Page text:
Imagine Dr. Seuss, beloved writer of wry and whimsical children's fables, stepping into the public forum to take sides in the country's greatest crisis of government. Unlikely? Nothing is unlikely in the land of Dr. Seuss, where what he calls "logical insanity" rules.
During the Watergate scandal, the man best known for his fanciful books about oobleck and grinches publicly called for the President of the United States to resign. In July, 1974, he sent newspaper columnist Art Buchwald a copy of his book "Marvin K. Mooney, Will You Please Go Now!" In the text, Dr. Seuss had scratched out each reference to Marvin and substituted "Richard M. Nixon."
This typically Seussian book tells of a pestilent brat who has overstayed his welcome. The narrator's demands that the kid scram escalate in fury until the conclusion:
You can go by balloon . . .
You can go by camel
in a bureau drawer.
You can go by Bumble-boat
. . . or jet.
I don't care how you go.
Richard M. Nixon!
I don't care HOW.
Richard M. Nixon
Will you please
And Nixon did, just a week after Buchwald ran Seuss' revision in his nationally syndicated column. Seuss would say it was just coincidence.
In real life, the good doctor is Theodor Seuss Geisel, a man whose private world seems as full of contradictions as the notion of an author of gentle children's books firing off a tirade against the nation's chief executive.
With more than 100 million of his books sold, and with kids all over the globe disciples of the Cat in the Hat and the Grinch who stole Christmas, Seuss at 82 has uncharacteristically leaped into books for adults. Published in March, his 45th book, "You're Only Old Once!: A Book for Obsolete Children," quickly sold out a first printing of 200,000 copies and shot to the top of the New York Times best-seller list--for nonfiction .
Now comes a retrospective at the San Diego Museum of Art that covers almost 60 years of Dr. Seuss' work and highlights aspects of his personality not easily discerned from such mainstays as "Horton Hears a Who" and "Green Eggs and Ham."
The exhibit, which runs through July 13, includes a well-doodled notebook the future author kept while studying at Oxford University in England (he dropped out before earning his doctorate), as well as early illustrations for humor magazines. The exhibit also showcases his book art, with one section following, step by step, the process used to illustrate "You're Only Old Once!"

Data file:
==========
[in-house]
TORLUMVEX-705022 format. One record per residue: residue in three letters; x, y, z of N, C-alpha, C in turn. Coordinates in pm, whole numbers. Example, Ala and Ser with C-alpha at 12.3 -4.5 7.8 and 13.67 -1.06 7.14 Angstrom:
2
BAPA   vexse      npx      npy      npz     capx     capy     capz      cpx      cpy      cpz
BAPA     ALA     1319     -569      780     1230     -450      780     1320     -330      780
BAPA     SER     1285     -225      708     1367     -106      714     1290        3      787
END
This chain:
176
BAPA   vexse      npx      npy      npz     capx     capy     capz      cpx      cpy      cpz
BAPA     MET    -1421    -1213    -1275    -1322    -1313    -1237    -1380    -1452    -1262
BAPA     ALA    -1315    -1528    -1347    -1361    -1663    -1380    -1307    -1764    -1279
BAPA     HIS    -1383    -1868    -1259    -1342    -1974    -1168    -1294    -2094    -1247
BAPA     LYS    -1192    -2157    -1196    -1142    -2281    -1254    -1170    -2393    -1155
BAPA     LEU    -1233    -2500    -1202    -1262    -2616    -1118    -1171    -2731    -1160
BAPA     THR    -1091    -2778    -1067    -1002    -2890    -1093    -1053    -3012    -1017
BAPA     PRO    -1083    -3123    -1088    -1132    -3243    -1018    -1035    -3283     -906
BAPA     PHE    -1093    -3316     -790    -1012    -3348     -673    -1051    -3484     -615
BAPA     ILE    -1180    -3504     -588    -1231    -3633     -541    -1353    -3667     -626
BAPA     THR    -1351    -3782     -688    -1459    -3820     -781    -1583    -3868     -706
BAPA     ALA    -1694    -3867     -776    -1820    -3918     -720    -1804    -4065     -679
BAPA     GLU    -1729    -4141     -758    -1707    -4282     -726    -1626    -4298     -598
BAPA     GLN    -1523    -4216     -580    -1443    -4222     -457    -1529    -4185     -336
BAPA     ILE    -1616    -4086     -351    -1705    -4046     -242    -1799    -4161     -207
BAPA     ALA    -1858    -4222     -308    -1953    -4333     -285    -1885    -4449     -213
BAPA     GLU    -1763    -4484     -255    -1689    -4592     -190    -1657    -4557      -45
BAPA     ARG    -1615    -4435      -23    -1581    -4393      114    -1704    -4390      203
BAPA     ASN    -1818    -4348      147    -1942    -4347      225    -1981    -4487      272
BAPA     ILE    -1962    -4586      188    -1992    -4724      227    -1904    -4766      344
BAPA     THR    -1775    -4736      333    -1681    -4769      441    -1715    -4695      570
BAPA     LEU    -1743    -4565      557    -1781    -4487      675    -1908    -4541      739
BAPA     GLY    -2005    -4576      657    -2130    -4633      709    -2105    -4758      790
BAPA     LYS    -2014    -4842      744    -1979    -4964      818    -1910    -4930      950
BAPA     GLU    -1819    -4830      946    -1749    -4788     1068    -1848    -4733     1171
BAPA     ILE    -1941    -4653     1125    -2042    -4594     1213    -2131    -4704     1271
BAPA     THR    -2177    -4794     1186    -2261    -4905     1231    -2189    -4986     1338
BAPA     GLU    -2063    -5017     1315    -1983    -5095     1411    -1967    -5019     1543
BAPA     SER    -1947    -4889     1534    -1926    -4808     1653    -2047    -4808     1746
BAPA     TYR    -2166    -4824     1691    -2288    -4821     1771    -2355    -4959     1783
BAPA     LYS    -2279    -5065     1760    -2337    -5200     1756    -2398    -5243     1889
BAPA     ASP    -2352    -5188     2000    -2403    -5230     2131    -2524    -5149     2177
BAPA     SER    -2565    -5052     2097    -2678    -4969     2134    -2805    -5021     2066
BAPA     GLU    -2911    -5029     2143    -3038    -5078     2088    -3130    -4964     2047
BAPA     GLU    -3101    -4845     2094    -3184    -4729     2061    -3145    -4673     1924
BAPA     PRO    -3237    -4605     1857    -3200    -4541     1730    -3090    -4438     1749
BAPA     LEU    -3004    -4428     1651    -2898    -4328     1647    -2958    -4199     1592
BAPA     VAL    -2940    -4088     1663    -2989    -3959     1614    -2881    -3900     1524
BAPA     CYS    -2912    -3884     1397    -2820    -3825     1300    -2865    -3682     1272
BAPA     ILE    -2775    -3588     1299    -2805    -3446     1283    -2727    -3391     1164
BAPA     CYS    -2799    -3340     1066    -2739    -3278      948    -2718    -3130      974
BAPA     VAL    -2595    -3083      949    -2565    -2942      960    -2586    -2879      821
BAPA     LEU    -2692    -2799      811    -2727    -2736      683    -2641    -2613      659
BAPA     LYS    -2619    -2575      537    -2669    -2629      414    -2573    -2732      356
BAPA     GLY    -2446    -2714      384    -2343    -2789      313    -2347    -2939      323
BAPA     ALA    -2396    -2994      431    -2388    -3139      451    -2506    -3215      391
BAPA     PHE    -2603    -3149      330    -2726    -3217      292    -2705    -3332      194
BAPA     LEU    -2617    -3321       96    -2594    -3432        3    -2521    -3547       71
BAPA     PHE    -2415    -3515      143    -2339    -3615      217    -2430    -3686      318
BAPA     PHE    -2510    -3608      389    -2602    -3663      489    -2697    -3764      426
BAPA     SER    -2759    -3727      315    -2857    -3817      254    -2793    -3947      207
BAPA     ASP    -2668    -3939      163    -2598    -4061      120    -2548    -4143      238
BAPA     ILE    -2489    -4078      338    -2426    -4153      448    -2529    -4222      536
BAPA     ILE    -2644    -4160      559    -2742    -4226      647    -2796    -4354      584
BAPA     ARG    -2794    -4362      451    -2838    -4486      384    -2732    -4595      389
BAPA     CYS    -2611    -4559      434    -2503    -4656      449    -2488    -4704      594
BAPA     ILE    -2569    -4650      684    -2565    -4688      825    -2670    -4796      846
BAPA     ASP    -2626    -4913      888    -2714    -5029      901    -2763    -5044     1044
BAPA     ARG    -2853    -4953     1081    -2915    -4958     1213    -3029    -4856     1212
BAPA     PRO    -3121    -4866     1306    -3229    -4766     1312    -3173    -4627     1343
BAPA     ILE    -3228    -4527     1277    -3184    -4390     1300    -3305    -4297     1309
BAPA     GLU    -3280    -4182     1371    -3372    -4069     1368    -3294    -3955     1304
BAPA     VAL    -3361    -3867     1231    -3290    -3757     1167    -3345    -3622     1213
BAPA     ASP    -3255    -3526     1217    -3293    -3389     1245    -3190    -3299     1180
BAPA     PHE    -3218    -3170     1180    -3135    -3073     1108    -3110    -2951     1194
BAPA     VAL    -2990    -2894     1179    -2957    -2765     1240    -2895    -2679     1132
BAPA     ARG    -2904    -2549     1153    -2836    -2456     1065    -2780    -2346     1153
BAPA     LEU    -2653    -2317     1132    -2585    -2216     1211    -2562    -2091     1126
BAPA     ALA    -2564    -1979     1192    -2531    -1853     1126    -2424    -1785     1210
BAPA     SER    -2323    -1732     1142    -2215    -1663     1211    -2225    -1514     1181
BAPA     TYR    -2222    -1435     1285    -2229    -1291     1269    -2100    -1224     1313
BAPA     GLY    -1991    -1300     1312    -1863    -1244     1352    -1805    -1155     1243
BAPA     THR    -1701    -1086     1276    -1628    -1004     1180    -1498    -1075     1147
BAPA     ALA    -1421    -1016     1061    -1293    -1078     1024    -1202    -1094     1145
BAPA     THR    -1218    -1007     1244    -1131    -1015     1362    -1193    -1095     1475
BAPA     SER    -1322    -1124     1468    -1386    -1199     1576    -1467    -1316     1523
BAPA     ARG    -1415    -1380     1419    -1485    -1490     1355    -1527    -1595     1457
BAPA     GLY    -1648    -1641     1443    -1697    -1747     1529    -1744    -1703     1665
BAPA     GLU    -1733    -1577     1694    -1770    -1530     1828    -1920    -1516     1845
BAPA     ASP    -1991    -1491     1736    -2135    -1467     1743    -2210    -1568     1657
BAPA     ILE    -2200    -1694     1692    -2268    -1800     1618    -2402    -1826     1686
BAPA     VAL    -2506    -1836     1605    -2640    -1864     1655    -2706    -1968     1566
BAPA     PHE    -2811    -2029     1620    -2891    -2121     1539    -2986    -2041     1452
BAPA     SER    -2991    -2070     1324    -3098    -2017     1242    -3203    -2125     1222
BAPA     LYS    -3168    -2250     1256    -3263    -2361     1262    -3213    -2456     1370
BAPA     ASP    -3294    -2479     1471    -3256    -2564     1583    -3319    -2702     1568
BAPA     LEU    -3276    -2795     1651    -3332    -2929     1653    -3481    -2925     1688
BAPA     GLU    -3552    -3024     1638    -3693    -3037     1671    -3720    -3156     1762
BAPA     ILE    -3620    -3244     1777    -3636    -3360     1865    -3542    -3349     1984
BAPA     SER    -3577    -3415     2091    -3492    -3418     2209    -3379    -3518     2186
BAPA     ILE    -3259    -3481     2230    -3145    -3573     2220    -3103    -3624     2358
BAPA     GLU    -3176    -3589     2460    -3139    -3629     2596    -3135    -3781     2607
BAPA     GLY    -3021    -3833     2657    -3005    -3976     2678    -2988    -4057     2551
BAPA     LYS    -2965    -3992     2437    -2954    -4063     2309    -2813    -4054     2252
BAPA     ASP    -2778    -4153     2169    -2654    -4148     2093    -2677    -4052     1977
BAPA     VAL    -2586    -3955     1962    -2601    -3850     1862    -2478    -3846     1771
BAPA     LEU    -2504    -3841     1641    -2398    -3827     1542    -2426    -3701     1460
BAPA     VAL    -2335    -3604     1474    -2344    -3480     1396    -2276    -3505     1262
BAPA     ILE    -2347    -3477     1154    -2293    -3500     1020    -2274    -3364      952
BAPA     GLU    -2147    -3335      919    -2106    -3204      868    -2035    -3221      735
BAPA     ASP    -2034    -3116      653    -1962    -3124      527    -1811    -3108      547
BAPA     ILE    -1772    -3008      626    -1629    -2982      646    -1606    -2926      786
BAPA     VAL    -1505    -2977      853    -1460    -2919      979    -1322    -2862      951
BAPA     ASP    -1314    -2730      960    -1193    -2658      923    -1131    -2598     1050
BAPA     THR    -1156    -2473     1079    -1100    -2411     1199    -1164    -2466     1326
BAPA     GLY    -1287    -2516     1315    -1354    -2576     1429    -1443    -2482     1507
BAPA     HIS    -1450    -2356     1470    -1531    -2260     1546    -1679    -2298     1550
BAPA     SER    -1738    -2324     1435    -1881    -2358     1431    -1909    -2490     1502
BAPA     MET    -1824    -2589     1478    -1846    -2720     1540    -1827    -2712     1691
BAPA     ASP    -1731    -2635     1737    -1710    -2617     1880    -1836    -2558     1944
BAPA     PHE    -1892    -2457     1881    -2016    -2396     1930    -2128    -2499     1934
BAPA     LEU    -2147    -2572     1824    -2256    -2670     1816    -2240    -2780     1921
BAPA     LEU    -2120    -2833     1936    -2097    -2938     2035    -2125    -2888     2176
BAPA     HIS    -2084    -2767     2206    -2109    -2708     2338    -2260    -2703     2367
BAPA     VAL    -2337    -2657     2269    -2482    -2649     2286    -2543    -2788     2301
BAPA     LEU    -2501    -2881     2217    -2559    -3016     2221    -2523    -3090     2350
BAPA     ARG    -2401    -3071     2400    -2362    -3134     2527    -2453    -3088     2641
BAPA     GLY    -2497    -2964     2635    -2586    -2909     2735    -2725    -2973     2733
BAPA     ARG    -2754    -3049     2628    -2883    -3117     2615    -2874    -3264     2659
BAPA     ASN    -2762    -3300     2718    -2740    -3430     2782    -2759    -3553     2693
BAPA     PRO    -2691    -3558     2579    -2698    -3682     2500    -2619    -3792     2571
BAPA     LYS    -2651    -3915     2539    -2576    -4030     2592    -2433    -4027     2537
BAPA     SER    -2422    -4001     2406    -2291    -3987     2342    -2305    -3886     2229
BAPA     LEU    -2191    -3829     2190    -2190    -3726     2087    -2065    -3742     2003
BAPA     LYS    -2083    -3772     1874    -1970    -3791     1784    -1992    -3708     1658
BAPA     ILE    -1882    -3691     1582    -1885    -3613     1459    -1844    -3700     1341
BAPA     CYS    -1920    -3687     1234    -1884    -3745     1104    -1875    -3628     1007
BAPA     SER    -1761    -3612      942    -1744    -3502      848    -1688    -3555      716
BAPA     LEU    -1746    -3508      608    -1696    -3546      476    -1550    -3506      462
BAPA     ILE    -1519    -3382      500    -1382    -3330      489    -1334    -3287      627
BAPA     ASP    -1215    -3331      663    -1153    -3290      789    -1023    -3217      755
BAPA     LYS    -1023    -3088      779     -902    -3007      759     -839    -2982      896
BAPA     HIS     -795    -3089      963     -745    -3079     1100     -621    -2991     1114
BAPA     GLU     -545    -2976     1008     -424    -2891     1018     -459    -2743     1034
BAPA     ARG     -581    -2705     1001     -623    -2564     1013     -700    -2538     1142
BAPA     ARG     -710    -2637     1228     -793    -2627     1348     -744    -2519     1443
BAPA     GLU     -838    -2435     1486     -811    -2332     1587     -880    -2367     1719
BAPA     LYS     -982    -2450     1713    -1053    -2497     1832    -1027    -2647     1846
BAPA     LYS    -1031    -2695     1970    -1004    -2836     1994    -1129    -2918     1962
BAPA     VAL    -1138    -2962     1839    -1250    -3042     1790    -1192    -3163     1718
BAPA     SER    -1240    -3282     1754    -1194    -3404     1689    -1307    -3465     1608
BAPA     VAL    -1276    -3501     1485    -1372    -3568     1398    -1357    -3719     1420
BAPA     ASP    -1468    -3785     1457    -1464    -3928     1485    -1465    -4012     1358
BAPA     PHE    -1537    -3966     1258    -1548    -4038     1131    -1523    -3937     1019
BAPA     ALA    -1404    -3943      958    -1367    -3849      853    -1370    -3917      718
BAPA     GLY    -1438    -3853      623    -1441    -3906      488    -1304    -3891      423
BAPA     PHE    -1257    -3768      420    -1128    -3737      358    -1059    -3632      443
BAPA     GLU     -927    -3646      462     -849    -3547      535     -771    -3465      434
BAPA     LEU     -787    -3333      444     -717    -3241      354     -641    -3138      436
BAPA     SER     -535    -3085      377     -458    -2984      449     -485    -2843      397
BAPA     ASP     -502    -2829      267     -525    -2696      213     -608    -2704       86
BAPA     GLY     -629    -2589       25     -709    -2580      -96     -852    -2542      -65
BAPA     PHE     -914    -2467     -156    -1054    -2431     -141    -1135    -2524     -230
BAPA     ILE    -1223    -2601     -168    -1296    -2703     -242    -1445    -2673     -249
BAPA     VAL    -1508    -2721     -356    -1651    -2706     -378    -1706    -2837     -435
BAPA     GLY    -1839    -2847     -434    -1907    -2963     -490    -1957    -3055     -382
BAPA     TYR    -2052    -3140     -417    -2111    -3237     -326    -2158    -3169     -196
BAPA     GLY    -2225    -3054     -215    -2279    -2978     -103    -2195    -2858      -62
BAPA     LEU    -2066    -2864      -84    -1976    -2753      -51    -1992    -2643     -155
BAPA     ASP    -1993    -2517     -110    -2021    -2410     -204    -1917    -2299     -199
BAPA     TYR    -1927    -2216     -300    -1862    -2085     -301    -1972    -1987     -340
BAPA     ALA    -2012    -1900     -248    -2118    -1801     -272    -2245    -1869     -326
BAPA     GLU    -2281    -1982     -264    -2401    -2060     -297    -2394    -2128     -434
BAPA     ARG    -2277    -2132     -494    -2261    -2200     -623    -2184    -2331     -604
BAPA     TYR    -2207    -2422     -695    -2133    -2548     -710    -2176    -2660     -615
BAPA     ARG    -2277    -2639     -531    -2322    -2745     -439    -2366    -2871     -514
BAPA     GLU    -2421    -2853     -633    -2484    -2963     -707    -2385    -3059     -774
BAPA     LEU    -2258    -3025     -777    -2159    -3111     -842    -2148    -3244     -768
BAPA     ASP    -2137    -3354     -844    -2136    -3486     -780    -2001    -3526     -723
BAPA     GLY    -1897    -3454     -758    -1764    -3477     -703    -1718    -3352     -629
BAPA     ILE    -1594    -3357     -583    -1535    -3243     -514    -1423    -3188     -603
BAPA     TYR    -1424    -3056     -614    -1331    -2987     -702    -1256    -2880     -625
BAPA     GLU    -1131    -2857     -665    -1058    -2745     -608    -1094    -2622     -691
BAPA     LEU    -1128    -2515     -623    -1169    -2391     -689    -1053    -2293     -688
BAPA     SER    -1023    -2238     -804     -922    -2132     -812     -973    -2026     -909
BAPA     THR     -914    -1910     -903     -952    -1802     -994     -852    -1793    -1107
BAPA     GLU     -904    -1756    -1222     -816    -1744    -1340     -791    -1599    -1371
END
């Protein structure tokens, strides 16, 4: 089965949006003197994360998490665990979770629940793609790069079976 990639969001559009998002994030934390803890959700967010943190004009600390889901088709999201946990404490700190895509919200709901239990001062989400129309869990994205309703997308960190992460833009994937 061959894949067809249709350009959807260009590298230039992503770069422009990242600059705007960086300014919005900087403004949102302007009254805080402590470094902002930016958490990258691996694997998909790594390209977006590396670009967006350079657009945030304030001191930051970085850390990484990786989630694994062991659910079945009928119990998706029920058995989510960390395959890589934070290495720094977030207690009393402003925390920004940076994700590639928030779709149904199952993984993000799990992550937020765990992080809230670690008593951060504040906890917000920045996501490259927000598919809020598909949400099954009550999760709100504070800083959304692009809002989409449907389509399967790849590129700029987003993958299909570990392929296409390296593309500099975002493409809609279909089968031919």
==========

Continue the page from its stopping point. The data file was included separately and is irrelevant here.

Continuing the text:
But fans of his quirky drawings might be surprised to find among his early work a more baldly commercial Seuss, in addition to the one with a decidedly political bent. There amid the likes of Horton the elephant and Yertle the turtle are Seuss' advertising campaigns for motor oil (with the slogan, "Foil the Moto-raspus!" and a drawing of an engine-wrecking creature) and bug spray ("Quick, Henry! the Flit"), next to tough-minded editorial cartoons from his days at the long-defunct New York newspaper PM.
These are sides of Geisel familiar to the tight social circle that knows him not as the recluse often depicted by the media but rather as a playful raconteur and something of a screwball. But these faces of Geisel emerge less often from his mountaintop perch above the Pacific in La Jolla, where the nation's most renowned children's author toils amid yet another contradiction: no children or grandchildren. "You have 'em, I'll amuse 'em" has long been his curmudgeonly motto.
It is almost easier to get to Dr. Seuss' mythical land of Solla Sollew than to Geisel's real-life lair on Mt. Soledad. A narrow road corkscrews up the mountainside; rounding a bend, one almost expects to meet an outrageous figure careening downhill astride a one-wheeler wubble, or at least to spot some of the author's imaginary menagerie: loraxes, yopps, grinches grouching in grickle-grass, sneetches lurking in lerkims or a covey of green-headed Quilligan quail.
Tall, slim and energetic, with eyes that really do twinkle, the white-bearded Geisel suggests an attenuated Cat in the Hat as much as someone's kindly grandfather. By turns droll and gracious, he welcomes visitors, who on this day arrive at the same time as the mailman. "God, what do you suppose is in my mail today?" he says, warily eyeing stacks of packages and fan letters, including several hundred birthday cards from children around the country.